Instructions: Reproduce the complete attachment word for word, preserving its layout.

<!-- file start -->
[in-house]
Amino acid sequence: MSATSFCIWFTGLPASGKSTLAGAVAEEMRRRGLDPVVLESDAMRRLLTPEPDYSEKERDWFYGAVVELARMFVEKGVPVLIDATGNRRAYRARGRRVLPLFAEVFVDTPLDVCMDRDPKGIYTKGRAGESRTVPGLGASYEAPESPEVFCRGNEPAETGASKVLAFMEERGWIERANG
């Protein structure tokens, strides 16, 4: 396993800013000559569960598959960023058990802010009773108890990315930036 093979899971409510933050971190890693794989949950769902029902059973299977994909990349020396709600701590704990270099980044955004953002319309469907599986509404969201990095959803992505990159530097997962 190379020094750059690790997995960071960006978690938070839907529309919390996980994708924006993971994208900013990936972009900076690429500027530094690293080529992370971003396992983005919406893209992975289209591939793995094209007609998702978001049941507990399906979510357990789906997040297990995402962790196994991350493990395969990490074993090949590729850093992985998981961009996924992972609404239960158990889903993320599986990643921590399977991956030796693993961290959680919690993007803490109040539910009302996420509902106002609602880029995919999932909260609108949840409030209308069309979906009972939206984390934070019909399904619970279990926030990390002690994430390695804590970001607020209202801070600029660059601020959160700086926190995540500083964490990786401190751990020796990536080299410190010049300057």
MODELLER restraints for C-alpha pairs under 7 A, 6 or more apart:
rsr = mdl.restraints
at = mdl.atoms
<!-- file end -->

[in-house]
Amino acid sequence: MSATSFCIWFTGLPASGKSTLAGAVAEEMRRRGLDPVVLESDAMRRLLTPEPDYSEKERDWFYGAVVELARMFVEKGVPVLIDATGNRRAYRARGRRVLPLFAEVFVDTPLDVCMDRDPKGIYTKGRAGESRTVPGLGASYEAPESPEVFCRGNEPAETGASKVLAFMEERGWIERANG
């Protein structure tokens, strides 16, 4: 396993800013000559569960598959960023058990802010009773108890990315930036 093979899971409510933050971190890693794989949950769902029902059973299977994909990349020396709600701590704990270099980044955004953002319309469907599986509404969201990095959803992505990159530097997962 190379020094750059690790997995960071960006978690938070839907529309919390996980994708924006993971994208900013990936972009900076690429500027530094690293080529992370971003396992983005919406893209992975289209591939793995094209007609998702978001049941507990399906979510357990789906997040297990995402962790196994991350493990395969990490074993090949590729850093992985998981961009996924992972609404239960158990889903993320599986990643921590399977991956030796693993961290959680919690993007803490109040539910009302996420509902106002609602880029995919999932909260609108949840409030209308069309979906009972939206984390934070019909399904619970279990926030990390002690994430390695804590970001607020209202801070600029660059601020959160700086926190995540500083964490990786401190751990020796990536080299410190010049300057």
MODELLER restraints for C-alpha pairs under 7 A, 6 or more apart:
rsr = mdl.restraints
at = mdl.atoms